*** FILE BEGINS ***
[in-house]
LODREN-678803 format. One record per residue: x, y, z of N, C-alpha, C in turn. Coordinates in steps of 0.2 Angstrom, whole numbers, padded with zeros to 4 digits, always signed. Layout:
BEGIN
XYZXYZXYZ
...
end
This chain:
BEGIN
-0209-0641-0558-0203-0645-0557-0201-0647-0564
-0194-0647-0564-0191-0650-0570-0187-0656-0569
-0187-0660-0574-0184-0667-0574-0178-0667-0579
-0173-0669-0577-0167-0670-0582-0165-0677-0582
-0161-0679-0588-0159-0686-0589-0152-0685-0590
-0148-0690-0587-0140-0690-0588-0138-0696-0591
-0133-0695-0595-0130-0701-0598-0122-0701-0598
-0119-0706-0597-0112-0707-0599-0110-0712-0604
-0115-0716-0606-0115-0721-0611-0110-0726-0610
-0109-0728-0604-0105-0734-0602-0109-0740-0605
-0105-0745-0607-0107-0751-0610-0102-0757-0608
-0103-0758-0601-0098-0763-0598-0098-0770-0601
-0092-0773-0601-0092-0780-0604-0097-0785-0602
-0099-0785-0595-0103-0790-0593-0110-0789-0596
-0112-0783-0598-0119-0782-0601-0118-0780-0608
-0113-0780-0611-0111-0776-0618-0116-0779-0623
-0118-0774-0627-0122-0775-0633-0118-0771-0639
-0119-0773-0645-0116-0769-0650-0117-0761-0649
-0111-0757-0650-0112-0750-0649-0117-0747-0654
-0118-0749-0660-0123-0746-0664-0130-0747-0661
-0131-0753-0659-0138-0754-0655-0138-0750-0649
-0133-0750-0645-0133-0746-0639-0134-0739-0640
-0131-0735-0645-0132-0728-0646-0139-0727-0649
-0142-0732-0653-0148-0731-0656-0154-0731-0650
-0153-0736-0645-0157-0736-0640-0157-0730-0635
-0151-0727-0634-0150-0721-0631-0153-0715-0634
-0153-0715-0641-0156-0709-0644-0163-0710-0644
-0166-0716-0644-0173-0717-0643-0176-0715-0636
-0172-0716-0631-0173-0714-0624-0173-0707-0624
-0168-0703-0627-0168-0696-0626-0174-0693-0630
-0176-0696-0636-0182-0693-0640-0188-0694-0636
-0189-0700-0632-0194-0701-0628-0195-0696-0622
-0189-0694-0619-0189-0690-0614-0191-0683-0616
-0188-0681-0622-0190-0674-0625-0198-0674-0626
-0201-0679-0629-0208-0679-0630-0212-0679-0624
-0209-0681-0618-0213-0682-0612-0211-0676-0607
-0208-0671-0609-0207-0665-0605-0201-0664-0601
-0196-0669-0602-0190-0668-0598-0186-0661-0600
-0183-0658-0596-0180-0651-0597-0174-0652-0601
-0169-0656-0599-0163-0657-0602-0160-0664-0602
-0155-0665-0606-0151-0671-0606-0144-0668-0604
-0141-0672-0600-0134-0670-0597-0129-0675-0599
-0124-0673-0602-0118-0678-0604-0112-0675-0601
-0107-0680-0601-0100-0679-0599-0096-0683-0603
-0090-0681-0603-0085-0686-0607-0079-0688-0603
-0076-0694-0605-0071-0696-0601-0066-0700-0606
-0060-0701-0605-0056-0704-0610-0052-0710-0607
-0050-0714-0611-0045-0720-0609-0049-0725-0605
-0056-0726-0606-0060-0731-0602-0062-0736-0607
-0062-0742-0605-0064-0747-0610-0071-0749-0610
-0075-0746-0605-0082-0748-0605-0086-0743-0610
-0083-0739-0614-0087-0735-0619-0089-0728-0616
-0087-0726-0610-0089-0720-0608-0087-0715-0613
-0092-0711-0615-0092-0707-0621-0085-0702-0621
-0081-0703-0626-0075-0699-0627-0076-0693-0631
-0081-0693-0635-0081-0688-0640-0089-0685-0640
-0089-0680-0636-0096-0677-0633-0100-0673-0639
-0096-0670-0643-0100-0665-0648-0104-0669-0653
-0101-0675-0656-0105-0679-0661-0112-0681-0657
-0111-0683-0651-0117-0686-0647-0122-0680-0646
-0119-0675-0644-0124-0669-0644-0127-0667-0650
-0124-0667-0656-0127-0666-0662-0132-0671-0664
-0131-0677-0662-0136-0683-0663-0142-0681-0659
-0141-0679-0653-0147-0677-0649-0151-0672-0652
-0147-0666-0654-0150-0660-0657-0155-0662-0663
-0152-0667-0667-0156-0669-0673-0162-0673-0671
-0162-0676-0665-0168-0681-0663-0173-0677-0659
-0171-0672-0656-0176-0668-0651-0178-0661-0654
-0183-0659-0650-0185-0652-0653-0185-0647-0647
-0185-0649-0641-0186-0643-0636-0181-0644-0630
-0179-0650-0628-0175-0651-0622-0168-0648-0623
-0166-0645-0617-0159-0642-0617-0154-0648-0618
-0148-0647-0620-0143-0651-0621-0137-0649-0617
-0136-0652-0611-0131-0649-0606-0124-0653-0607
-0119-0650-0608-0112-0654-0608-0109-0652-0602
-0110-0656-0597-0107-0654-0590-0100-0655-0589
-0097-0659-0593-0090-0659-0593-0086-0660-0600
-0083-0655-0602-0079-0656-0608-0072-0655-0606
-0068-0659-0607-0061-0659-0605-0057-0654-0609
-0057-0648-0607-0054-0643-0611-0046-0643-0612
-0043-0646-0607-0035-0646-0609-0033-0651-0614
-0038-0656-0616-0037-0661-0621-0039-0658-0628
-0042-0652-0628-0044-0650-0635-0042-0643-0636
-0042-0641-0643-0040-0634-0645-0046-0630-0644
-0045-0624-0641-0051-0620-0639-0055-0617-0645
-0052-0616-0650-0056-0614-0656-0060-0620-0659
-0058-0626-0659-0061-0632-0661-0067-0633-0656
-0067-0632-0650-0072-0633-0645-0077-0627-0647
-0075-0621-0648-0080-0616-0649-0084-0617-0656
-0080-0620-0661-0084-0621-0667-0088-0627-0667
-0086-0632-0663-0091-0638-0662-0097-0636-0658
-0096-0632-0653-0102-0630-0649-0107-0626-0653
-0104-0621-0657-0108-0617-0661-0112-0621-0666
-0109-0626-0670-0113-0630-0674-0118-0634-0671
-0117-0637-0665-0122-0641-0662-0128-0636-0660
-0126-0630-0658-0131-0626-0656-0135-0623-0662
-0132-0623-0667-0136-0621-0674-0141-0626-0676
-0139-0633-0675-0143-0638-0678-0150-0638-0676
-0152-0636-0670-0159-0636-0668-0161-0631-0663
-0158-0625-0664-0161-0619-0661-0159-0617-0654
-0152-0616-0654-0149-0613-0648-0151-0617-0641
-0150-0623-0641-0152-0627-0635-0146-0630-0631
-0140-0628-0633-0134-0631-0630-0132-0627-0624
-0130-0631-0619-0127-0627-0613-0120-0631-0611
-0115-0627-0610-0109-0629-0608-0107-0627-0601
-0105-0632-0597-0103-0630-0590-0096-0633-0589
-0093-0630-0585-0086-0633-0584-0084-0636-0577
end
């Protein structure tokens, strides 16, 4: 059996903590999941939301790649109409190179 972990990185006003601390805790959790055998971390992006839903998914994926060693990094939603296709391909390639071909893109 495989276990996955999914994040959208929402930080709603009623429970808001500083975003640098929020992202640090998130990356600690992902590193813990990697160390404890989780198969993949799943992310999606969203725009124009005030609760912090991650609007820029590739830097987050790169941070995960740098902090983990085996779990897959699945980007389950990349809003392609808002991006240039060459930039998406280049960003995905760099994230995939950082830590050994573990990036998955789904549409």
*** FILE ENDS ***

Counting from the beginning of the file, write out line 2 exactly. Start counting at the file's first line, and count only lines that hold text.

LODREN-678803 format. One record per residue: x, y, z of N, C-alpha, C in turn. Coordinates in steps of 0.2 Angstrom, whole numbers, padded with zeros to 4 digits, always signed. Layout: